If there's one rule during Quad-Cities Craft Beer Week, it's this: Try something new.

The fifth annual celebration of local breweries, homebrewers and craft beer drinkers is happening now through Sunday, with events and tappings planned at area venues each day.

To make the most of it, Deborah Davis, a bartender at Radicle Effect Brewerks who organized the event, recommends having an open mind (and palate).

“It’s not exactly about what I like and don't like. It's all about appreciating how a beer is executed,” Davis, 36, who tastes 10-15 new beers per week at work, said. “My palate is ever changing. I still love having a Corona every now and then. You just have to be open to different flavors.”

Quad-Cities Craft Beer Week was started by Mugz, a homebrewing club, as a way to mark Big Brew Day, or National Homebrew Day, which since 1988 has been celebrated in the first Saturday of May. Last year, Big Brew Day was celebrated in 483 communities across the world, according to the American Homebrewers Association.

John Campbell, president of Mugz, said Big Brew Day, in which homebrewers gather to showcase their beer-making in public, is an opportunity to raise awareness about the craft.

“A lot of people don’t know you can make your own beer,” Campbell said. “They’re scared of it. It’s a lot of educating people that’s it’s possible and and it’s legal.”

Plus, as far as hobbies go, it’s “one of the most fun things you can do,” he said.

Since Davis took it over, Quad-Cities Craft Beer Week has expanded beyond homebrewing, but she kept it during the first week of May instead of aligning it with American Craft Beer Week, which falls on May 15-21.

“I wanted to highlight every aspect of the beer community,” Davis said. “I love this beer community, from the micro-breweries to the people who drink craft beer.”

Here’s this year’s lineup:

Wednesday: Two secret tappings are planned for 6-9 p.m. at Kavanaugh’s Hilltop, 1228 30th St., Rock Island. After the reveal, stay for live music from Sean Ryan of The Dawn with Kelsey Lillion.

Thursday: The QC Tap Takeover is set for 5-7 p.m. at Radicle Effect Brewerks, 1340 31st St., Rock Island. Beers from Radicle Effect Brewerks, Bent River Brewing Company, Blue Cat Brew Pub, Green Tree Brewery, Great River Brewery, Front Street Brewery, Lionstone Brewing and Geneseo Brewing Co. will be on tap.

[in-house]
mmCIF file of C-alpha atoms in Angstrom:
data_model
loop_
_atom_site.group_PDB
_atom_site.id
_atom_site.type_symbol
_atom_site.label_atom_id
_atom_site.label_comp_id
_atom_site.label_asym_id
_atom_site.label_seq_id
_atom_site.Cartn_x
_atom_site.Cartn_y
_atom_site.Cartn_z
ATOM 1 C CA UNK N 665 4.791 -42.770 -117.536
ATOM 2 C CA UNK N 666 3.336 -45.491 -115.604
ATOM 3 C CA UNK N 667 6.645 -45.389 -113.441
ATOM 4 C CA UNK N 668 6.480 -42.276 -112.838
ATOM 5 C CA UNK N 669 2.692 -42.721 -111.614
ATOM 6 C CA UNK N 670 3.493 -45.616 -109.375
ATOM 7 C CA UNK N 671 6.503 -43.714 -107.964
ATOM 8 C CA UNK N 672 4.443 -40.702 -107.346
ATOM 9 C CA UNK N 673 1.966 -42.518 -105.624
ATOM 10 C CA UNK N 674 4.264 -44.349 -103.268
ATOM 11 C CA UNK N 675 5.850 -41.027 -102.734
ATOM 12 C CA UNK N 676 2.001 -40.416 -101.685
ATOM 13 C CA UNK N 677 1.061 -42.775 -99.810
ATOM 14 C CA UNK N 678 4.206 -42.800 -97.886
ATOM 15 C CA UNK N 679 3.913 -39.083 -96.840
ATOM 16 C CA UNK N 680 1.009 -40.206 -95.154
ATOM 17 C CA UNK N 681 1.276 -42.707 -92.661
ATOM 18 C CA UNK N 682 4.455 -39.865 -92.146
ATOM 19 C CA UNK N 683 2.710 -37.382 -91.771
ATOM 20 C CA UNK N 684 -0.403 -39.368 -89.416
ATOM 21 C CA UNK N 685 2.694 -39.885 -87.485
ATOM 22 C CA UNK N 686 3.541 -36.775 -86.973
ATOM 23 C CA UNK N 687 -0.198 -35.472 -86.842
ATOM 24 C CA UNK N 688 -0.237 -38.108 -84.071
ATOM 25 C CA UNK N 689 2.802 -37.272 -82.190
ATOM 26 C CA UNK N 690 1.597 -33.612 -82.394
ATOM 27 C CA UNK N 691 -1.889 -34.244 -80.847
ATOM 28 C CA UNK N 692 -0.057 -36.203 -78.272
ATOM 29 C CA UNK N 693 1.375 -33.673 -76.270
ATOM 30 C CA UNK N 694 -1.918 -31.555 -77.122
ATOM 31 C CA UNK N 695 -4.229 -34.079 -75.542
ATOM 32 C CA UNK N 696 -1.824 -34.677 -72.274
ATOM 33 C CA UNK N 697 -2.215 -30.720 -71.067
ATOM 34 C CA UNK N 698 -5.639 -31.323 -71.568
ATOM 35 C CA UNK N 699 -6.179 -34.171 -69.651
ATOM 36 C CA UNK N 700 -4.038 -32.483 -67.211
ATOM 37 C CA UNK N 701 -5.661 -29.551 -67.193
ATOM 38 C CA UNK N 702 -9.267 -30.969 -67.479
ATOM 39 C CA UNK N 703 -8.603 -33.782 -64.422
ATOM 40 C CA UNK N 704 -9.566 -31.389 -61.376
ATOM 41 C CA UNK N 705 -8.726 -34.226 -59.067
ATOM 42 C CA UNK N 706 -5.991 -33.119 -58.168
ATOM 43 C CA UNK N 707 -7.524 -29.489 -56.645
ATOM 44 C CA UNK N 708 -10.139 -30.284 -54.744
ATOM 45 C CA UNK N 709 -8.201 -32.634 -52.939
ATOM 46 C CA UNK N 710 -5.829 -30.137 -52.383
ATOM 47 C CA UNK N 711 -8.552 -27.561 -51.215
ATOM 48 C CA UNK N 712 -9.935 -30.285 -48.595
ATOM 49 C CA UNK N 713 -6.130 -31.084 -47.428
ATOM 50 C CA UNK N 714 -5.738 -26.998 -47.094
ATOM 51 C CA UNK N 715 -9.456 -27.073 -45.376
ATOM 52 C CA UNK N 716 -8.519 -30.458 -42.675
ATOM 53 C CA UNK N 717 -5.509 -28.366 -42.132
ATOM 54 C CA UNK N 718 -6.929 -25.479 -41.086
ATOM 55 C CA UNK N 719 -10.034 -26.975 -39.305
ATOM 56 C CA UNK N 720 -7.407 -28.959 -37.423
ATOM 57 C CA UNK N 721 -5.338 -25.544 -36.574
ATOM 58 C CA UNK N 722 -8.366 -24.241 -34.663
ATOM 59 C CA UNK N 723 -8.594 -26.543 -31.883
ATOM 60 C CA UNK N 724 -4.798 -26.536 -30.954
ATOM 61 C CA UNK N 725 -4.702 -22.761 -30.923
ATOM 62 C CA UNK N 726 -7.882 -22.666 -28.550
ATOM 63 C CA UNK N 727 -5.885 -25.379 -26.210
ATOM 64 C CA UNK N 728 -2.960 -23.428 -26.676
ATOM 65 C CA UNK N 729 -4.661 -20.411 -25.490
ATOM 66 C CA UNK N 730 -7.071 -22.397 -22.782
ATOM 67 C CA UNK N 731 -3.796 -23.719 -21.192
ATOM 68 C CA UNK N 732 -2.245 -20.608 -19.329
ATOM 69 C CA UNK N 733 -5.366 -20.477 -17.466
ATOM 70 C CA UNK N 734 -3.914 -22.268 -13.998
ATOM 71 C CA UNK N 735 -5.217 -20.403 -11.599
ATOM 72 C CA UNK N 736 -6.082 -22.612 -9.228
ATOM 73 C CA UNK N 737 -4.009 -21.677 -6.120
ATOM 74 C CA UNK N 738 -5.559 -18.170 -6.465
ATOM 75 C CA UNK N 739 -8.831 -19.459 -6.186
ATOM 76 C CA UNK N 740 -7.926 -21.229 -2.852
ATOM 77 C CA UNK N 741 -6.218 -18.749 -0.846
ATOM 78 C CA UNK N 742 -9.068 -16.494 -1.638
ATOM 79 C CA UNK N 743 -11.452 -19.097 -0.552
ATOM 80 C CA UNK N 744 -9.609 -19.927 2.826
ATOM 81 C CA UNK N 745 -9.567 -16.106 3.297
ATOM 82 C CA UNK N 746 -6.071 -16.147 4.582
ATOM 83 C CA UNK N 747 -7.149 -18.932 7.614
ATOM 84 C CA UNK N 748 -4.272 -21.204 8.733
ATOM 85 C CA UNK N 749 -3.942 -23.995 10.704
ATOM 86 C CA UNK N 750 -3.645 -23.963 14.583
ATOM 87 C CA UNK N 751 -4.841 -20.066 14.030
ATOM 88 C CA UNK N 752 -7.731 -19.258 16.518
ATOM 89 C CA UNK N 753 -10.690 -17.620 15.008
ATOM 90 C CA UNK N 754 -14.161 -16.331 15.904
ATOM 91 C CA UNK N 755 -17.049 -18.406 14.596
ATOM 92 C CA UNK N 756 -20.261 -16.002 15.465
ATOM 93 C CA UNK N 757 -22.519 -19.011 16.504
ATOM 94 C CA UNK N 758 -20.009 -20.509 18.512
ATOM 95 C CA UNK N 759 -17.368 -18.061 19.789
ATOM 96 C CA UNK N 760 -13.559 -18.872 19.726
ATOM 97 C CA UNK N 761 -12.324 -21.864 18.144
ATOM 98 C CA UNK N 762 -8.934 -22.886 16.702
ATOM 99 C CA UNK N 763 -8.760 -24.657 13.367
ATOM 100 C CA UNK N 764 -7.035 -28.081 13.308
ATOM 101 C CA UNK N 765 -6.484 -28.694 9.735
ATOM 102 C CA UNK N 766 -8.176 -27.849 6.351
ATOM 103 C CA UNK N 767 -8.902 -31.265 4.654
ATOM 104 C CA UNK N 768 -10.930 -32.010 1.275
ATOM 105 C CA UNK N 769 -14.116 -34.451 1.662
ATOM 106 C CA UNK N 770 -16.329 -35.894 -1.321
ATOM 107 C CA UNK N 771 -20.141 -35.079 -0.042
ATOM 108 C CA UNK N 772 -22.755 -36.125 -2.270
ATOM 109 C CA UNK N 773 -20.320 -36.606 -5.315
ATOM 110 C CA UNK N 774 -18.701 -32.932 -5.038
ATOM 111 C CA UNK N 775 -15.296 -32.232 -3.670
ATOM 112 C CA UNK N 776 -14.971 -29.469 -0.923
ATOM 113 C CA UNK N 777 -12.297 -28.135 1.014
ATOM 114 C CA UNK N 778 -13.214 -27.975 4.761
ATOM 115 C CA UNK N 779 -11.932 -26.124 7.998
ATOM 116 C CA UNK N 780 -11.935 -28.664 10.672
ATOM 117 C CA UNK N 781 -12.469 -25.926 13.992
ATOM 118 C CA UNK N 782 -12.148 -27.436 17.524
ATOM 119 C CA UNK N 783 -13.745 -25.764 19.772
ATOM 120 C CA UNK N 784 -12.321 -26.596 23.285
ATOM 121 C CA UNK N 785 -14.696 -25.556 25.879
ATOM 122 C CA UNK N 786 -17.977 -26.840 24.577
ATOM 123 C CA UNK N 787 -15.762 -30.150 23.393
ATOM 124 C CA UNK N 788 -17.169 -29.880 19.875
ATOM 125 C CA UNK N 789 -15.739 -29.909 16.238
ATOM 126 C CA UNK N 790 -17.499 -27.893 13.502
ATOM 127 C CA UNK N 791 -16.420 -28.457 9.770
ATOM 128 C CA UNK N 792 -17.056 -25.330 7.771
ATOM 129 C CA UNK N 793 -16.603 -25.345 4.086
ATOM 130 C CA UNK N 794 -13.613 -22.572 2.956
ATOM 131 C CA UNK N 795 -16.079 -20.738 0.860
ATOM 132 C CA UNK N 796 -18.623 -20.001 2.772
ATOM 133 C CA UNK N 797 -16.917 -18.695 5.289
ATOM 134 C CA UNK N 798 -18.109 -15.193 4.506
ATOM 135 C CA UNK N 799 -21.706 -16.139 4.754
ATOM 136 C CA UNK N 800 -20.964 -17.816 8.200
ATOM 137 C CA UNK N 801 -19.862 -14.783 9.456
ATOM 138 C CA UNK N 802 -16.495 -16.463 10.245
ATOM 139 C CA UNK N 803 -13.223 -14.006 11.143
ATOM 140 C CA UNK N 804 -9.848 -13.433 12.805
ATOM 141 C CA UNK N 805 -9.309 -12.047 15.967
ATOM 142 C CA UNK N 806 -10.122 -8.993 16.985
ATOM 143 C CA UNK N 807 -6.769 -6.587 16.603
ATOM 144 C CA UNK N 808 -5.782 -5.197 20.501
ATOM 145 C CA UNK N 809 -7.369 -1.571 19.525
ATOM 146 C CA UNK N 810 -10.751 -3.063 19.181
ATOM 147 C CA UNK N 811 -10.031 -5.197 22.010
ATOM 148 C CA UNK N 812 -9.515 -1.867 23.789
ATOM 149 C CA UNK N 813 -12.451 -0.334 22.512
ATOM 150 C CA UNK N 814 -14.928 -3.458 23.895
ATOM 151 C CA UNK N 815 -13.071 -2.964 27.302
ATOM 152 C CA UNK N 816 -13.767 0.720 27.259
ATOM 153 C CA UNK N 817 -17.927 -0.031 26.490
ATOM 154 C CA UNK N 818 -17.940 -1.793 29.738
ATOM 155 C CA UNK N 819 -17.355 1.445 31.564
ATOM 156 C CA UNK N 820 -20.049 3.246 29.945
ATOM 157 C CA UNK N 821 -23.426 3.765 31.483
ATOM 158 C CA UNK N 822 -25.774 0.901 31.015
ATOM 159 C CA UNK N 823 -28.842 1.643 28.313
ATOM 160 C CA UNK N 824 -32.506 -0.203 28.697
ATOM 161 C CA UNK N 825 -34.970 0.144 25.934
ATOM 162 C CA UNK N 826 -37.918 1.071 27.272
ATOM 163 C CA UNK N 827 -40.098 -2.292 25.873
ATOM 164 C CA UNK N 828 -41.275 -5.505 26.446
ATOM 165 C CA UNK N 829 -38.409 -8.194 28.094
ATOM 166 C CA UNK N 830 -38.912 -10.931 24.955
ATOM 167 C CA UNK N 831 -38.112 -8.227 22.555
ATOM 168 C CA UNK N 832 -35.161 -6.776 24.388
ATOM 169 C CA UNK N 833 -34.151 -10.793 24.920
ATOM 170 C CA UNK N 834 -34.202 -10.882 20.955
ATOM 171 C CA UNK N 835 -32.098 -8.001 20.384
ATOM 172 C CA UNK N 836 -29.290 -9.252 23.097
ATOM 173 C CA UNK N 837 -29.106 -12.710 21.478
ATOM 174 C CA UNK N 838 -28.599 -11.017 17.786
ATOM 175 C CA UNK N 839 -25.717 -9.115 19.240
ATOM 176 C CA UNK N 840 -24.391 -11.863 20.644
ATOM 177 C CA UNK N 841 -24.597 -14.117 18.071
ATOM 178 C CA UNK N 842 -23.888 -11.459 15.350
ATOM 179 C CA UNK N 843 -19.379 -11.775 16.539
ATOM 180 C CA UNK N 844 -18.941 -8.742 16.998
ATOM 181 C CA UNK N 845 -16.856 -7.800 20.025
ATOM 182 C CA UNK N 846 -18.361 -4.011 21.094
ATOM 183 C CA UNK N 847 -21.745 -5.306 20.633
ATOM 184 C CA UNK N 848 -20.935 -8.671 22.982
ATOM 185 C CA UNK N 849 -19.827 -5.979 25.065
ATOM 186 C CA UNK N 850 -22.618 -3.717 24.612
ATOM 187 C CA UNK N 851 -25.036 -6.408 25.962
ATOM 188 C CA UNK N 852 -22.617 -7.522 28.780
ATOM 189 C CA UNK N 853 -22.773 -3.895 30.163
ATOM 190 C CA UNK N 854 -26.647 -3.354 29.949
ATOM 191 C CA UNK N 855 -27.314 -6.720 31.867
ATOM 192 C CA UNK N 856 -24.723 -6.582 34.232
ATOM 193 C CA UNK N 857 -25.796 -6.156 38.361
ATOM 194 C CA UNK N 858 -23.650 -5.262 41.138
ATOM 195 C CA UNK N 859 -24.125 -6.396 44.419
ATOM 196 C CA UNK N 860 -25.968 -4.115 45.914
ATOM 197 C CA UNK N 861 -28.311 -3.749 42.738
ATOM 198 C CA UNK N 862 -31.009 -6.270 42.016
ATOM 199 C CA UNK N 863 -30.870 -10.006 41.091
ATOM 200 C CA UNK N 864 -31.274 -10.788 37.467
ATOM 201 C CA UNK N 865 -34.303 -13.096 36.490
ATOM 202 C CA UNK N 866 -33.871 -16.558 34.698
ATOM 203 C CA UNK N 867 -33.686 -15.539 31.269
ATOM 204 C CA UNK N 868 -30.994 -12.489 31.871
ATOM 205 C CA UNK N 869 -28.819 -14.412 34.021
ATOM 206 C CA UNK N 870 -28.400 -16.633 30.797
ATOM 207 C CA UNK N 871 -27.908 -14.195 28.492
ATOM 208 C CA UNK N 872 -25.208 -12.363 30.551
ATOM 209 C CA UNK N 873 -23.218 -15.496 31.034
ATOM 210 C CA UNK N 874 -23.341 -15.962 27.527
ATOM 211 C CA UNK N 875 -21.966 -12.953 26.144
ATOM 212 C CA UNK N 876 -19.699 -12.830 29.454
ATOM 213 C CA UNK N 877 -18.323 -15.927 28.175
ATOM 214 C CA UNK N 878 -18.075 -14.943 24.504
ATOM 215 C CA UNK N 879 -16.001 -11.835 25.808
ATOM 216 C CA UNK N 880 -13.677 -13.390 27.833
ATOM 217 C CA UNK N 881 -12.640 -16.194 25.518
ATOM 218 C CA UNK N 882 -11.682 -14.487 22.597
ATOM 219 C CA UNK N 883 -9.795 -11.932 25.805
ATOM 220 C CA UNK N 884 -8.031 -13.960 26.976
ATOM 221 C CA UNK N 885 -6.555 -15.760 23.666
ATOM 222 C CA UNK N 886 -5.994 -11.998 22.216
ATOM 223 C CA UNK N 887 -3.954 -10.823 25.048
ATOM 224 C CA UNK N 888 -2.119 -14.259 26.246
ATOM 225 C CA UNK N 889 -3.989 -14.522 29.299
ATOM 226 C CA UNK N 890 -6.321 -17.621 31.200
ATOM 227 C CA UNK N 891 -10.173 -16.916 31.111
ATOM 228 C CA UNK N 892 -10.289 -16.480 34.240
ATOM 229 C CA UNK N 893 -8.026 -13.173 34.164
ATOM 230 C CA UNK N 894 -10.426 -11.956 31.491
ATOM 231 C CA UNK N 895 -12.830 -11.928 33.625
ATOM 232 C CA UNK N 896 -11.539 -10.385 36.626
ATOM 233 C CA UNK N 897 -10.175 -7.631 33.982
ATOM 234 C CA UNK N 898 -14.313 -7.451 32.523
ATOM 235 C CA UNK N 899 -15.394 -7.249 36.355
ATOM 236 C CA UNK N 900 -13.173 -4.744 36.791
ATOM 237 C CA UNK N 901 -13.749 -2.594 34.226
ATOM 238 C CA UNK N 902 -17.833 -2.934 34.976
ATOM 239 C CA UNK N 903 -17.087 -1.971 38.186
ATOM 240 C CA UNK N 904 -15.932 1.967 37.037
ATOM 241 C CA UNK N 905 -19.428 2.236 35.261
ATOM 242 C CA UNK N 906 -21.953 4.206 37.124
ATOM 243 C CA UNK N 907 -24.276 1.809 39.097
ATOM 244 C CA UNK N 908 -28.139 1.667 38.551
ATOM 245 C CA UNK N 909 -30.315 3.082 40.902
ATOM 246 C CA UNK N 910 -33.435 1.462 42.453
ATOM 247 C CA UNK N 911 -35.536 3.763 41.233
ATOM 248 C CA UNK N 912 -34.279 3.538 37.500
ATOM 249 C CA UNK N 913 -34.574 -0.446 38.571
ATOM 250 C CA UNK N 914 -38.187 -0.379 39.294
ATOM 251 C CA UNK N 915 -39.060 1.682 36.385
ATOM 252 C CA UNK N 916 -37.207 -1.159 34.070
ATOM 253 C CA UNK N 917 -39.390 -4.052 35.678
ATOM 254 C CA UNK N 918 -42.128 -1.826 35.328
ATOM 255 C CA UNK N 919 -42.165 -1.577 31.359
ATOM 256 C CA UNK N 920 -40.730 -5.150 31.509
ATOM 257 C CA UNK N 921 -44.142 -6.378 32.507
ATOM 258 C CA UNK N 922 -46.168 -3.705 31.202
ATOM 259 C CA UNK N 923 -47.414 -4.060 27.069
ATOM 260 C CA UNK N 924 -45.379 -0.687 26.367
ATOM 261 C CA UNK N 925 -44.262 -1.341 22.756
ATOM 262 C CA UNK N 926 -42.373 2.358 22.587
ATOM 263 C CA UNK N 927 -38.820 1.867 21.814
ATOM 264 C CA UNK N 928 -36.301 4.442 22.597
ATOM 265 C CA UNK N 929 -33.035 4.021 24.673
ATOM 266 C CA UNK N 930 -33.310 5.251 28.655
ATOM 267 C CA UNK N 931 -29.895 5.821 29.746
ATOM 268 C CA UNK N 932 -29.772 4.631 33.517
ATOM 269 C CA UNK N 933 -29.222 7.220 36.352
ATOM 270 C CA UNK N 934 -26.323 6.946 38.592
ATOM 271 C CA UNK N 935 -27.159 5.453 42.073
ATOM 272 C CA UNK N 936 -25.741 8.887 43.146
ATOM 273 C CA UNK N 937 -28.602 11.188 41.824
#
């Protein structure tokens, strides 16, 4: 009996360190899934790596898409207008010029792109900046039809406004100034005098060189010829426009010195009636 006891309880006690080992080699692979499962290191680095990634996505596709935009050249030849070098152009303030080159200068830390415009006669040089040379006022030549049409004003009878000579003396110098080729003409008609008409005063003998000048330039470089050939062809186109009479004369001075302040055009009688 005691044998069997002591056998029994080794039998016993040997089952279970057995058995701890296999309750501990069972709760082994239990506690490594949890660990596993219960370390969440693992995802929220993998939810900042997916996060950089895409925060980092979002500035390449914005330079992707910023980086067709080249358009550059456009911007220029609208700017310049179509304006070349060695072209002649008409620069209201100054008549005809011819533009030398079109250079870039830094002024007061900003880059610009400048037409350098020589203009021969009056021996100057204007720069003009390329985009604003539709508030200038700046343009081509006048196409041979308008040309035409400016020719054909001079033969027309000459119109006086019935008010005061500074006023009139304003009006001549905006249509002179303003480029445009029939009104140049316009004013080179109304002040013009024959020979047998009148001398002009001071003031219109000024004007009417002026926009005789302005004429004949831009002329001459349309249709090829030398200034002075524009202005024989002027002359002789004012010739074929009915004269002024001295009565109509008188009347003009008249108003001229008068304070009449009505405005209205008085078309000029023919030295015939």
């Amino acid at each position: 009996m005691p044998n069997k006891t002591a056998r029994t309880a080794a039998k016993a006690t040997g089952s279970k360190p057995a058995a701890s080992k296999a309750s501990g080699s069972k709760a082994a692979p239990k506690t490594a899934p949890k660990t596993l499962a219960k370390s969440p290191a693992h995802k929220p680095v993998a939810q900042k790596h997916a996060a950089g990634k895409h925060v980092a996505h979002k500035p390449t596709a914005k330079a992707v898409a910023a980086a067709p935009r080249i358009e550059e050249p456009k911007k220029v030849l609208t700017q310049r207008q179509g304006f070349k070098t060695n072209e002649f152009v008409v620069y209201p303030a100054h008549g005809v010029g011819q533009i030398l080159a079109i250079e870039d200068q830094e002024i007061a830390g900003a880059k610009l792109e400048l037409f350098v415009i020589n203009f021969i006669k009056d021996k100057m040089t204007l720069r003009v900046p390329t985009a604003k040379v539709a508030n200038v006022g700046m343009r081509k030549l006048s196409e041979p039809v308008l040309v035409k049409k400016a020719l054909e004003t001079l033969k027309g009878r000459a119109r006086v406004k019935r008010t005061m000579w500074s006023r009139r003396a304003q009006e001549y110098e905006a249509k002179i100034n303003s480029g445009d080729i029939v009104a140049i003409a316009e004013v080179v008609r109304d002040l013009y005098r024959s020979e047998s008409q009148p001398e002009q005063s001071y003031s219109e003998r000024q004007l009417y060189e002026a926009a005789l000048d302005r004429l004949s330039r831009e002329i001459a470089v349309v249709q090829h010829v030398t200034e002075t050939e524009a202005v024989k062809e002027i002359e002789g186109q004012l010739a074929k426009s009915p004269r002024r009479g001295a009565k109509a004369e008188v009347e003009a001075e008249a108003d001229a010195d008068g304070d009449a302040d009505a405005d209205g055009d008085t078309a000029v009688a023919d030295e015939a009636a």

Friday: Baked Beer and Bread Co., 1113 Mound St., Davenport, the newest brewery in the area, will tap a Lemongrass Sour at 6 p.m. Music will start at 9 p.m.

Saturday: During Big Brew Day, homebrewers will set up their brew systems and make beer from 8 a.m. to 4 p.m. in the courtyard next to River House Bar & Grill, 1510 River Drive, Moline. Live music follows.

Sunday: For the final day of Quad-Cities Craft Beer Week, 14 stouts will be on tap for the Stout Wars from noon to 5 p.m. at Rock Island Brewing Company, or RIBCO, 1815 2nd Ave., Rock Island.

As part of the festivities, Bent River Brewing Company, will unveil the Aztec, an IPA inspired by Mexican hot chocolate, according to lead brewer Patrick Murphy-Martinez.

“I love getting people to try something new,” he said. “You have to be able to adapt and be open to something other than a Coors Light.”

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The 32-year-old Davenport resident said more and more Quad-Citians are on the hunt for craft beer.

“When I got into this, there wasn’t much of a craft beer scene,” Murphy-Martinez said. “Now it’s everywhere. It keeps getting bigger and bigger and more people are seeking it out.”

And there will be more to seek out in the future, despite some who predict the craft beer bubble will burst, Murphy-Martinez said.

“The big thing in the industry right now is sour beers though it hasn't quite hit the Quad-Cities yet," he said. "Every year there’s a new style that kind of takes over and we’re about a year behind everyone else."

The challenge is getting people to take a risk on those "acquired tastes."

"When I first tried a sour, I hated it," he said. "Now I can't get enough of them." 

Campbell has gone through that process plenty of times when concocting his own beers. And he has learned this: "You just have to try it.”

“When people say they don’t like beer, a lot of them have only had one beer experience and it’s something like Bud Light,” Campbell said. “There’s a whole world out there from light and refreshing to dark and heavy beers that taste like chocolate."

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Amanda Hancock is a reporter covering food, arts and entertainment in the Quad-Cities (and beyond).